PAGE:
On occasion I find a book that isn’t particularly about pagan religious or related topics that I still feel adds value to concepts often explored in paganism. One of the biggest ones is food. While not all pagans are Wiccan, obviously, the harvest cycle of holidays that originated in Wicca has spread throughout many branches of paganism, and other traditions have created their own approaches to the cycles of life and death. Additionally, as animals, we all eat, and so pagan or not, this book has immediate relevance.
Barbara Kingsolver writes here about the first year she and her family decided to become locavores, eating food that only originated within an hour’s drive of their home. Having the distinct advantage of enough land and money to be able to have their own small farm made a huge difference, and the degree of her locavorism is beyond most people’s ability at this point (which she even admits). But it’s inspiring, and her story is illustrative of the differences between corporate farming, and traditional small farming, on numerous levels. Over the period of a year she not only describes what it was like to only be able to have certain produce fresh at specific times of the year, raising poultry, and how to keep a family of four fed this way. She also wove in a lot of information about just how destructive large-scale agribusiness is, from the human body to the animals and plants raised in it, and the environment as a whole. Also, the fact that the family saved several thousand dollars by being locavores is a huge revelation in this economy, and busts the myth that locavorism must be expensive because a whole chicken costs more than four dollars. Just for this practical information alone the book is worth the cover price and then some.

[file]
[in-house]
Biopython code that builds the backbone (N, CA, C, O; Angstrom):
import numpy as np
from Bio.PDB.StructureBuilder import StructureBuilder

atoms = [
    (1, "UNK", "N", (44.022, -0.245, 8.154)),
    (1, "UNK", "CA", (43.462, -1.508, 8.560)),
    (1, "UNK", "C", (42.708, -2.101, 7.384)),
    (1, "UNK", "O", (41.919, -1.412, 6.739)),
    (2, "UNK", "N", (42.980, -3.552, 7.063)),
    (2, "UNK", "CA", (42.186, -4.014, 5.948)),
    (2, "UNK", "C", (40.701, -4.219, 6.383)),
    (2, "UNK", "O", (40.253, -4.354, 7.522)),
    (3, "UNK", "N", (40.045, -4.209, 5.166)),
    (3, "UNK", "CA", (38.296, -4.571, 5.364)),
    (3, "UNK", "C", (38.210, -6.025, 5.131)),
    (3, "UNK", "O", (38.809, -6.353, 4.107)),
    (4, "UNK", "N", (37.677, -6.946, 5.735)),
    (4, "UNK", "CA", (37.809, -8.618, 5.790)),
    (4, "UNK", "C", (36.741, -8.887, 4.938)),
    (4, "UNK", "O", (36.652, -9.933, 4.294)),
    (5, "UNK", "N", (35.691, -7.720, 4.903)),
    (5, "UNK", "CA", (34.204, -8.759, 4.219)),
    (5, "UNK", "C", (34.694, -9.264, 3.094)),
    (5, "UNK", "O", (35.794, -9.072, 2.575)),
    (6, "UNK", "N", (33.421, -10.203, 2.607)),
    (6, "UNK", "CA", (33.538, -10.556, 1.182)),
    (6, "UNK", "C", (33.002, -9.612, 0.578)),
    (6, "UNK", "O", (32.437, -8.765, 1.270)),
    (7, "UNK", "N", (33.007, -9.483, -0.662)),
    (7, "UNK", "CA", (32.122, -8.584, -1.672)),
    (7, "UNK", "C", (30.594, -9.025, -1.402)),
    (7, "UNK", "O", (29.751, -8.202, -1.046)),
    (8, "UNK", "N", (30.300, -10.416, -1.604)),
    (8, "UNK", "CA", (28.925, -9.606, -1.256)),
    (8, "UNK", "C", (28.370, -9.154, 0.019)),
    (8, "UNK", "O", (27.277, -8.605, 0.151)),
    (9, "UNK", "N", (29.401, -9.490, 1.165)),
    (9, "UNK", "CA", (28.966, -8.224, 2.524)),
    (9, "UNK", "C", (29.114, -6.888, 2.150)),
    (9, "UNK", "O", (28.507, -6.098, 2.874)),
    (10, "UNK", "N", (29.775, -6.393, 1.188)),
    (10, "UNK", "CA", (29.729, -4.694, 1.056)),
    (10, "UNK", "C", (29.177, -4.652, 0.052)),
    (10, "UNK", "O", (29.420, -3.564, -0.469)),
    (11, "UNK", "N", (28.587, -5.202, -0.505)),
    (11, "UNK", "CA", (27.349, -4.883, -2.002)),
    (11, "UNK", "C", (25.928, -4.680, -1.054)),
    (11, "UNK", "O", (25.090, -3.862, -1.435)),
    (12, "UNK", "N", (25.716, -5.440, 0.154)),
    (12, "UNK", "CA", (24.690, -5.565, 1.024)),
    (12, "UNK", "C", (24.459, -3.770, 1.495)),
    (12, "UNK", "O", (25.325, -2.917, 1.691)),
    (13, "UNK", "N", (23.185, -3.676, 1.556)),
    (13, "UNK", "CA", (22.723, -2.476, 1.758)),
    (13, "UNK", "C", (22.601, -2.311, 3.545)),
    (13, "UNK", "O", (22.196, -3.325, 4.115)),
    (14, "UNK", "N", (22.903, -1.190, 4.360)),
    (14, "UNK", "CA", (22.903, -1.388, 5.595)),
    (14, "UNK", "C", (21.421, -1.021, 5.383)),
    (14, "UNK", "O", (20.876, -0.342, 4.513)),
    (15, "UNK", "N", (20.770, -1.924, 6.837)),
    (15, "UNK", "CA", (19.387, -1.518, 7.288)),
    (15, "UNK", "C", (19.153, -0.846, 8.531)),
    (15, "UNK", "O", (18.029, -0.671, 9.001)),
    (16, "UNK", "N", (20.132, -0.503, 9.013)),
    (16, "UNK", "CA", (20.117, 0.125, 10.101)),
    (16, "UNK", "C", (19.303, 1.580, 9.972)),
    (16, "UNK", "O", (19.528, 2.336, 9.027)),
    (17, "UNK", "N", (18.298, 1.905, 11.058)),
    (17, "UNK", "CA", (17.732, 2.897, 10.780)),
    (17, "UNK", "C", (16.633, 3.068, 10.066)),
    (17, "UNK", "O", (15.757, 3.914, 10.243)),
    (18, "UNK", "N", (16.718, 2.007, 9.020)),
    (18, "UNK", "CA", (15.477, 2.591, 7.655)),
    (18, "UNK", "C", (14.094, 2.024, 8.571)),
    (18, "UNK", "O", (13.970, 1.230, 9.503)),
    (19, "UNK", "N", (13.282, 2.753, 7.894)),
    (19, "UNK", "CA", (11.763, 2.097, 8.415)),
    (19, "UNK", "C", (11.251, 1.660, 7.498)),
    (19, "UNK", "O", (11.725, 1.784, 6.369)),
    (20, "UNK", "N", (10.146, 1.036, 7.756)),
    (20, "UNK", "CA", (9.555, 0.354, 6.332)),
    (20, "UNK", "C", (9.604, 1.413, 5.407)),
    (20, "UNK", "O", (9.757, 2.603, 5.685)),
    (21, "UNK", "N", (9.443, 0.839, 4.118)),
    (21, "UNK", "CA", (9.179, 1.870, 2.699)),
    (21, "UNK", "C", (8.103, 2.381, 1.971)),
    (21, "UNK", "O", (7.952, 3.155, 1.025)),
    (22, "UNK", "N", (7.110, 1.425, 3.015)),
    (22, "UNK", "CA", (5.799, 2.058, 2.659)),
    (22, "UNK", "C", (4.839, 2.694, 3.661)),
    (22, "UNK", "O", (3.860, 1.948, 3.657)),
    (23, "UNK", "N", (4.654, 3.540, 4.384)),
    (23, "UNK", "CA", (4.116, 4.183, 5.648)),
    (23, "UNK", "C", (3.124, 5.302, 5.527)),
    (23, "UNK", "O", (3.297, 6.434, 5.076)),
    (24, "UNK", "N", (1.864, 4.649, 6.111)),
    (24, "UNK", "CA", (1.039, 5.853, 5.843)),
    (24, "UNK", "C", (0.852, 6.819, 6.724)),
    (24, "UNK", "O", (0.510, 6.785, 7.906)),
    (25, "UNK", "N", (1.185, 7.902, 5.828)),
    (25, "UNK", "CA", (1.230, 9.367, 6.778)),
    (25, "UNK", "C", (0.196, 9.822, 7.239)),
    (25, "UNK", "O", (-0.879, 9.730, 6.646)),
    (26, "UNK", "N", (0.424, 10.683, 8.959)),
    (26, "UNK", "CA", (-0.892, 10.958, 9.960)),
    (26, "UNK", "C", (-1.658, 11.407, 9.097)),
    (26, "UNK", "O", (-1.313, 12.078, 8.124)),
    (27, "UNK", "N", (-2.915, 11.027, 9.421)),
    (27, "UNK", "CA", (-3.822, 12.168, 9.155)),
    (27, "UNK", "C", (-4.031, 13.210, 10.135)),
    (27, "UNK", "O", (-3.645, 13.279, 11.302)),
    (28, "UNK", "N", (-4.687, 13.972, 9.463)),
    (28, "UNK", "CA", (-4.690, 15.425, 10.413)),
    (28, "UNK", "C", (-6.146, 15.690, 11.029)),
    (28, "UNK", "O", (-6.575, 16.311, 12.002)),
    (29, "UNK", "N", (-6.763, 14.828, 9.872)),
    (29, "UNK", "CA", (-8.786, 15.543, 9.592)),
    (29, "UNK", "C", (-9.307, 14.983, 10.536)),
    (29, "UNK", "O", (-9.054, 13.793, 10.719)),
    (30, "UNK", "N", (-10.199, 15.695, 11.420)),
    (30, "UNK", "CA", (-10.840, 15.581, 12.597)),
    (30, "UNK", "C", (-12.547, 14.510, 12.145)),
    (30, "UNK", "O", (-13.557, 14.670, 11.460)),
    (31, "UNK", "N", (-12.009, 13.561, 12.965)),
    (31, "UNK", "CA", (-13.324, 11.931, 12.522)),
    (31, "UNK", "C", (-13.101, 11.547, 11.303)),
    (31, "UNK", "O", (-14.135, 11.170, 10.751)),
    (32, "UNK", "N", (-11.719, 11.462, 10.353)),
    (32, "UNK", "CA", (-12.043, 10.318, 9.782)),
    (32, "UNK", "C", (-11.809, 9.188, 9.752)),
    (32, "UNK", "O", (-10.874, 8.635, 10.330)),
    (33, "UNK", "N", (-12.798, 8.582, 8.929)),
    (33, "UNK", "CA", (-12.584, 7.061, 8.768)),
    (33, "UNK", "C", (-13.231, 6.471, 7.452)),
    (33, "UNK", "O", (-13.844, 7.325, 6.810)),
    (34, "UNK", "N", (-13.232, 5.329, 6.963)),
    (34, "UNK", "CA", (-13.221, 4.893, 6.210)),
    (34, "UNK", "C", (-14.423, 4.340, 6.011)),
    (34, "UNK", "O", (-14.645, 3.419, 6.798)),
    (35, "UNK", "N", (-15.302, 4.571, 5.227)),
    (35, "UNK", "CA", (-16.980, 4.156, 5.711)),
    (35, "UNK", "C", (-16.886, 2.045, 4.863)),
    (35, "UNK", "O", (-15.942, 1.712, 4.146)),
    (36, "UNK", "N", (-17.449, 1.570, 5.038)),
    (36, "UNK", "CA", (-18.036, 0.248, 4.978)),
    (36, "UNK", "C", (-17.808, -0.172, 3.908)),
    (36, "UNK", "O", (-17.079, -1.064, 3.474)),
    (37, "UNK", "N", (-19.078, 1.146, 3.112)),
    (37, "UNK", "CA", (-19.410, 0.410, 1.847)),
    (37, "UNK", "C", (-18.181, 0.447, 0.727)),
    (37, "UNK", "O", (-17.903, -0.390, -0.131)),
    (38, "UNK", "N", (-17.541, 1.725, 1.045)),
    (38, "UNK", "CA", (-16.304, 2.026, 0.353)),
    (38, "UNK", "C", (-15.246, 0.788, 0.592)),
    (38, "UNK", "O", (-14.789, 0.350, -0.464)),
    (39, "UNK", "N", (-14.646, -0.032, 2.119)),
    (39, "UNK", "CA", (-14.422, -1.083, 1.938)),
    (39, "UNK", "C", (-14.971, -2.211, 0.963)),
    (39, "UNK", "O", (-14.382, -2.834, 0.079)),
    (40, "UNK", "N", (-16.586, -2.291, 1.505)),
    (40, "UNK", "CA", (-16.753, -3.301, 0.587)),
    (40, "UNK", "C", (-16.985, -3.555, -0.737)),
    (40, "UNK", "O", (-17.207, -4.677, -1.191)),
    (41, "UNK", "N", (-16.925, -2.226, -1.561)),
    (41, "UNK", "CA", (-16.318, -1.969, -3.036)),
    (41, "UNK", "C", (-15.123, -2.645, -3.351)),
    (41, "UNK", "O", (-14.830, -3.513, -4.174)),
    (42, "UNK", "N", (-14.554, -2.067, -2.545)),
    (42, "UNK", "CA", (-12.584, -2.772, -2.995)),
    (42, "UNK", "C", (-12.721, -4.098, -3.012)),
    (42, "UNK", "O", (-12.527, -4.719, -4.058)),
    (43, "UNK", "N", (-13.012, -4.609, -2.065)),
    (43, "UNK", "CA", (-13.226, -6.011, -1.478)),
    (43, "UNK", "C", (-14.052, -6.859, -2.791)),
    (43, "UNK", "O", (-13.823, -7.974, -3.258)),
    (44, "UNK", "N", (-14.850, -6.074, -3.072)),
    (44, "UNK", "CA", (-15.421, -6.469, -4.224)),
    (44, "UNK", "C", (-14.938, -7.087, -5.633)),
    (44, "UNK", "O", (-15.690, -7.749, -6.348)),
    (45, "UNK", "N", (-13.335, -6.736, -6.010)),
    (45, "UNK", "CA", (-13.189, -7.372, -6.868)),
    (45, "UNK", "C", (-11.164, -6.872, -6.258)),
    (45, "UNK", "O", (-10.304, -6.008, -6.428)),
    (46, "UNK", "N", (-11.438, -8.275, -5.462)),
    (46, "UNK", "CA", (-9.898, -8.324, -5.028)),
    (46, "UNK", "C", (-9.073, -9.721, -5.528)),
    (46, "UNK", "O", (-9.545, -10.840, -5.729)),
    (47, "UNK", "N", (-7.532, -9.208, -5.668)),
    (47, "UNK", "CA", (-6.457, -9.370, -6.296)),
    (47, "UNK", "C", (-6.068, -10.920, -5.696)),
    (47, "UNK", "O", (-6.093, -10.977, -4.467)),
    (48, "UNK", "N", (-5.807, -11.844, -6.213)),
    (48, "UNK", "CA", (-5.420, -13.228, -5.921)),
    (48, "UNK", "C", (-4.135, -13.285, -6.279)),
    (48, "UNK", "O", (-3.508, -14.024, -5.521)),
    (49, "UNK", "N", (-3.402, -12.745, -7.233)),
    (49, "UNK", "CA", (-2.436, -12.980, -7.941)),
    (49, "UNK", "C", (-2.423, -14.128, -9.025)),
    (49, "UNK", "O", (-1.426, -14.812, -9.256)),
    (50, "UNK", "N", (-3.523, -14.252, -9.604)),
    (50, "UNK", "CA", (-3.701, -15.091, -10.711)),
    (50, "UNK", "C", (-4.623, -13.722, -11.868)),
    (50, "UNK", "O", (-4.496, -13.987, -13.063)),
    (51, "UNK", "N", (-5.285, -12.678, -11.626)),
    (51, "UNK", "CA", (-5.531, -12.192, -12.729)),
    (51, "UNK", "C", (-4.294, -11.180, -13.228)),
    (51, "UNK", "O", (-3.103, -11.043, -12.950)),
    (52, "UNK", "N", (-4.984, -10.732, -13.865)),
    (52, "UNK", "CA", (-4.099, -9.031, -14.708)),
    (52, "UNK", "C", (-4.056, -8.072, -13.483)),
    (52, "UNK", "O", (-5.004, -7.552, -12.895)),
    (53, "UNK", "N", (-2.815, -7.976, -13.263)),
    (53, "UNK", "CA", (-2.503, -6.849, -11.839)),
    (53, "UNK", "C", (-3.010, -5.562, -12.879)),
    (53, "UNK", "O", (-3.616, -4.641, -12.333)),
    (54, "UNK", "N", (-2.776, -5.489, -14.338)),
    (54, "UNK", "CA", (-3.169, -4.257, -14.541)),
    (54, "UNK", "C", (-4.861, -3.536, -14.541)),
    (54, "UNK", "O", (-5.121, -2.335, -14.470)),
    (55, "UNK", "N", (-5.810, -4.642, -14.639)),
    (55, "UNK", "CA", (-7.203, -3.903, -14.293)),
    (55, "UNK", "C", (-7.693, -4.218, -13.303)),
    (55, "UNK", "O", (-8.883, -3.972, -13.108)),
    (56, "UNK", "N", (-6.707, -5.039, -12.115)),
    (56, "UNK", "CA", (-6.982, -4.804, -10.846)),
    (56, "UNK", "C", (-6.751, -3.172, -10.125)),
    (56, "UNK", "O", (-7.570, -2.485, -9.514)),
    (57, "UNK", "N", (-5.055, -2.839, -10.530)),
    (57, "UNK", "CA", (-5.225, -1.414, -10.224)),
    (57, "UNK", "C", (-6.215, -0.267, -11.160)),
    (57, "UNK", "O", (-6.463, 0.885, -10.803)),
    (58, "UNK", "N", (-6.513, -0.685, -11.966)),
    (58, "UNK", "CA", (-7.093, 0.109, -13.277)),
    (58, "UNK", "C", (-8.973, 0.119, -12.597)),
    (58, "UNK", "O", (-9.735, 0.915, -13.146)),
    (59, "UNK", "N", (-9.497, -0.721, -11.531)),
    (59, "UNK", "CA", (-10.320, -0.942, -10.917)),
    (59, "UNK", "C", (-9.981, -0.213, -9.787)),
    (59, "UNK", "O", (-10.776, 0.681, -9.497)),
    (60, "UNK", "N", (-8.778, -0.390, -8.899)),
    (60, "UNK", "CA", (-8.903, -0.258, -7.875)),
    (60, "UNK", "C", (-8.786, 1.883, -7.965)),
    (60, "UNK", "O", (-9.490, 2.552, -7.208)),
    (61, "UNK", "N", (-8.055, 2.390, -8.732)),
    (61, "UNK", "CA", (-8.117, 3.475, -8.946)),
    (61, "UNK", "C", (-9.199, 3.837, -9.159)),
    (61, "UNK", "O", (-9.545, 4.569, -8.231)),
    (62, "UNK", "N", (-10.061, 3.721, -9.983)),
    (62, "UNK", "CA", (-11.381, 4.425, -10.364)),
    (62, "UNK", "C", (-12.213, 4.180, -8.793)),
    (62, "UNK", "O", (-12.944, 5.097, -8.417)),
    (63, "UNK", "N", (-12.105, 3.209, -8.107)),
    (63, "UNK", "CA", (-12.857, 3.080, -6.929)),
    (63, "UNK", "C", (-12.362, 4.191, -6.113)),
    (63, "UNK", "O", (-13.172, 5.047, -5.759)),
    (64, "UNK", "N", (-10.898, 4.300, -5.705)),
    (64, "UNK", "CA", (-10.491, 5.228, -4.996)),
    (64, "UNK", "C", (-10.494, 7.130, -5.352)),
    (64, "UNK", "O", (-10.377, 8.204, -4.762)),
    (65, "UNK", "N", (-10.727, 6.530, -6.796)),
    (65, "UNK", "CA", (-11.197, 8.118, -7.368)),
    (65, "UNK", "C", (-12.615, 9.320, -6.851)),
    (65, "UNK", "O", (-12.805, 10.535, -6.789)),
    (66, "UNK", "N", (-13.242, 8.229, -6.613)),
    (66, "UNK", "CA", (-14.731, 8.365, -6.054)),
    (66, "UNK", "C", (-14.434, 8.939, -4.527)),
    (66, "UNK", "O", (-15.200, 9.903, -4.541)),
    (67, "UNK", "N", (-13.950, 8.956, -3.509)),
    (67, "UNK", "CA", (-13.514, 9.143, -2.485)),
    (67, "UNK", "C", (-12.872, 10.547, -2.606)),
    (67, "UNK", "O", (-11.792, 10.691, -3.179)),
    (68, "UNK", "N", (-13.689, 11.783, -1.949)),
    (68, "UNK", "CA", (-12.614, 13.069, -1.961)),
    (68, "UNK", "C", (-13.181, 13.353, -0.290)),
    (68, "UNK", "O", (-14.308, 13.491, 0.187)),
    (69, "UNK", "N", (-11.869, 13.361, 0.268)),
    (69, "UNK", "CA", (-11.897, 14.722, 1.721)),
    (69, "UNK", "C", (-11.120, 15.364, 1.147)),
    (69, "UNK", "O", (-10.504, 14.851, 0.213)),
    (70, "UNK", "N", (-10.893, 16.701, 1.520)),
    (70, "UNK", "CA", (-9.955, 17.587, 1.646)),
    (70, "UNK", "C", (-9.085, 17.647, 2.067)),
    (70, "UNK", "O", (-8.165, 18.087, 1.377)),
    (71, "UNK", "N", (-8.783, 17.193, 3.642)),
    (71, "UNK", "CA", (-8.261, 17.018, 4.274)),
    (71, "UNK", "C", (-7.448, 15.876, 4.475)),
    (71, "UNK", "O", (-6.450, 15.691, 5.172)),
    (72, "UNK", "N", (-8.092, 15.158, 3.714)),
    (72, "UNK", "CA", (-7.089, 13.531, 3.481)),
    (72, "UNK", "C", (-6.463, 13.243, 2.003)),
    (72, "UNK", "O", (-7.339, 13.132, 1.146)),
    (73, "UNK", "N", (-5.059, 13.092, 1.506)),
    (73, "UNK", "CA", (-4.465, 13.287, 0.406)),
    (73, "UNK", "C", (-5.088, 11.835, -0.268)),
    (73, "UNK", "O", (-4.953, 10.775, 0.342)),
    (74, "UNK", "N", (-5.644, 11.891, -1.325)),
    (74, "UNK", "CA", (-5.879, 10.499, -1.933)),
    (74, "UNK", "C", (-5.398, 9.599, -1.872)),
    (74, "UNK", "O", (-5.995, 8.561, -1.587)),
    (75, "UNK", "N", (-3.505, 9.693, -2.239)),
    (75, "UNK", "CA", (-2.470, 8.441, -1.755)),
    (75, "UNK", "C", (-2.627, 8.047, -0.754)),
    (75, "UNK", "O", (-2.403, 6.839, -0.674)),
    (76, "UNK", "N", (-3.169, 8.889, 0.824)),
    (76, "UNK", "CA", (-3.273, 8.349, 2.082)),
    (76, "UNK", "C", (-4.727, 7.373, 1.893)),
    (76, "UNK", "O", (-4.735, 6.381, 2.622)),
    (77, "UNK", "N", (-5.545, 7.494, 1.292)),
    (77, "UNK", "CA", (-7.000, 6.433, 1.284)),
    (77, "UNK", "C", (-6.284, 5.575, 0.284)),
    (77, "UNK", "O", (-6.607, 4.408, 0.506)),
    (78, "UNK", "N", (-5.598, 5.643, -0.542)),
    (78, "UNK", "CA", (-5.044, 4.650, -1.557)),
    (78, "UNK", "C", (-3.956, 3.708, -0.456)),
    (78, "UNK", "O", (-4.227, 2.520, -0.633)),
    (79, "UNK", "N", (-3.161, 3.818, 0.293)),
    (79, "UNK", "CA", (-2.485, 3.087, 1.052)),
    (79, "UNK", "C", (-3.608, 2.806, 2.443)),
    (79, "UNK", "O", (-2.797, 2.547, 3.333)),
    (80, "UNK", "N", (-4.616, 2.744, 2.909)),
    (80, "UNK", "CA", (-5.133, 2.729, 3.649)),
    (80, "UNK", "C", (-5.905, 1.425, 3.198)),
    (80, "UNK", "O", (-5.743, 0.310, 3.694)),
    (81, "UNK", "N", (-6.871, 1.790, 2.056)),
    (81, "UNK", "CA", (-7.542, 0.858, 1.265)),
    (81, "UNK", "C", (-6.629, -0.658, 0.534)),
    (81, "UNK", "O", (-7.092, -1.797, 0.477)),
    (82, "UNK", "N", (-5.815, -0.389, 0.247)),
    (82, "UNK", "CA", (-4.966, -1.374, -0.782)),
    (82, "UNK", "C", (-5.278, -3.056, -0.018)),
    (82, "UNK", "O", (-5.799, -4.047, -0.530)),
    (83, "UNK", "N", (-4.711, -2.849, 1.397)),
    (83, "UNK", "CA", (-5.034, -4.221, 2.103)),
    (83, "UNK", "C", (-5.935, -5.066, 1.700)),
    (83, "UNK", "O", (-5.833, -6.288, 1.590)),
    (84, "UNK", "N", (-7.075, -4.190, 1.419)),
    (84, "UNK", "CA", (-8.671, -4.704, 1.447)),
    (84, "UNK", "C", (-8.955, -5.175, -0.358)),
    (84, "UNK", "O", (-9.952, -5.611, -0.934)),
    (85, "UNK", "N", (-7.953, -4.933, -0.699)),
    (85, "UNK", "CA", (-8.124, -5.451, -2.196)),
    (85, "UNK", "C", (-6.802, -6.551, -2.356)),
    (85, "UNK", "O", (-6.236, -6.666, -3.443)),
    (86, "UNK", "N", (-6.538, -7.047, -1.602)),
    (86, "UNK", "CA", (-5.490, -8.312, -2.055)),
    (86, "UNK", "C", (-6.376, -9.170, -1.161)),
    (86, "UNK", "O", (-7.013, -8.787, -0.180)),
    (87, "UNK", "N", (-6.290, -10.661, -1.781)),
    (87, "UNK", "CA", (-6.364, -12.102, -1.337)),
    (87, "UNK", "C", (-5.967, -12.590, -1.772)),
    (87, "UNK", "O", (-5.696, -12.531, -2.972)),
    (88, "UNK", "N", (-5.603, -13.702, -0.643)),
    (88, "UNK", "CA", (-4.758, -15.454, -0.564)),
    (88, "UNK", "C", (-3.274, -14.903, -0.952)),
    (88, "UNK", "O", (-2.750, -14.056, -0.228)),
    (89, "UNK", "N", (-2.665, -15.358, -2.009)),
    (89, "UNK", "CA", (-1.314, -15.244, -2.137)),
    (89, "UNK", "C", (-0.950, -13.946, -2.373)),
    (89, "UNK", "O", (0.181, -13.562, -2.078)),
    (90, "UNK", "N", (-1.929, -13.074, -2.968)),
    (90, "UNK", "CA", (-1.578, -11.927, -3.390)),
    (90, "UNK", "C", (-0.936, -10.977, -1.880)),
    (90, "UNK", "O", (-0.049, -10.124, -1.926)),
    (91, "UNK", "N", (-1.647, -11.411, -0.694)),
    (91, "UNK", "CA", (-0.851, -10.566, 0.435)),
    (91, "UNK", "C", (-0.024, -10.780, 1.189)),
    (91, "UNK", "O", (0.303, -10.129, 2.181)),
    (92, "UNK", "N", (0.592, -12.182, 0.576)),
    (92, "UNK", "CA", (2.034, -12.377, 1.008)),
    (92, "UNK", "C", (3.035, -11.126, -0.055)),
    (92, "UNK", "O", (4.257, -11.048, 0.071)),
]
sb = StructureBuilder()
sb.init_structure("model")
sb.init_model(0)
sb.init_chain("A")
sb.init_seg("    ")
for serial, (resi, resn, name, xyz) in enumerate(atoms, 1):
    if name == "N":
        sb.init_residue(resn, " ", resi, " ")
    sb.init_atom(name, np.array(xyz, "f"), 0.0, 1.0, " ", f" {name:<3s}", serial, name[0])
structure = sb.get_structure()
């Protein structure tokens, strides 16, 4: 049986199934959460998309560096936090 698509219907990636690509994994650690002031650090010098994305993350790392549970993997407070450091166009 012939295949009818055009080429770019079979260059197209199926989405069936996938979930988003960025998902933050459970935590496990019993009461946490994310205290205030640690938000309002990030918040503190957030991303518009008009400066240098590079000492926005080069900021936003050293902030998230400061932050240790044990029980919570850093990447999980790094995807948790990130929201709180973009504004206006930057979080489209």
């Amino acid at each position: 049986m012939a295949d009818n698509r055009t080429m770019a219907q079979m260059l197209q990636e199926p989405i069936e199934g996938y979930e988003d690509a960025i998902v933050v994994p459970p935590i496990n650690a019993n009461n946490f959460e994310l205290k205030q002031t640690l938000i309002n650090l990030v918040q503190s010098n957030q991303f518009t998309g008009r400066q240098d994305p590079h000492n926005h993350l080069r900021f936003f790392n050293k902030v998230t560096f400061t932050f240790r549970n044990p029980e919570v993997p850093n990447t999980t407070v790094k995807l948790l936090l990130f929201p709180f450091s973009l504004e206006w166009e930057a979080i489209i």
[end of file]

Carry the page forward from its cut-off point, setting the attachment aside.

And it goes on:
However, what I feel should be of particular notice is the way that the change in practices affected the family structure. Life began to revolve around the kitchen, and not in a bad way. All four members of the family were often involved in activities ranging from cooking to canning to slaughtering poultry; Kingsolver’s older daughter contributed a number of essays detailing her experiences growing up in this household (a good place to be, apparently) and the younger took the initiative to buy her own chickens and start her own egg-selling business. The family spent more time together because of the efforts put into making food happen, and this created stronger bonds as a cohesive group, with more communication and collaboration.
Additionally, and not at all surprisingly, Kingsolver and her family became much, much more aware of the cycles of the seasons, and just how important it is to pay attention to Nature, not just as an abstract entity, but as the environment we are all immersed in and reliant upon every day. Animals and plants taken out of their cycles suffer both as individuals and as species, and the safety of our food supply is threatened because of it. If we pagans are to walk the talk about harvest festivals and being close to Nature, then our food is a damned good starting point.
This is not the how-to book of locavorism, but it’s a good inspiration. Consider it locavorism in theory, with recommended reading for practice (though this book contains a wealth of recipes to try out!)
Five pawprints out of five.
~review by Lupa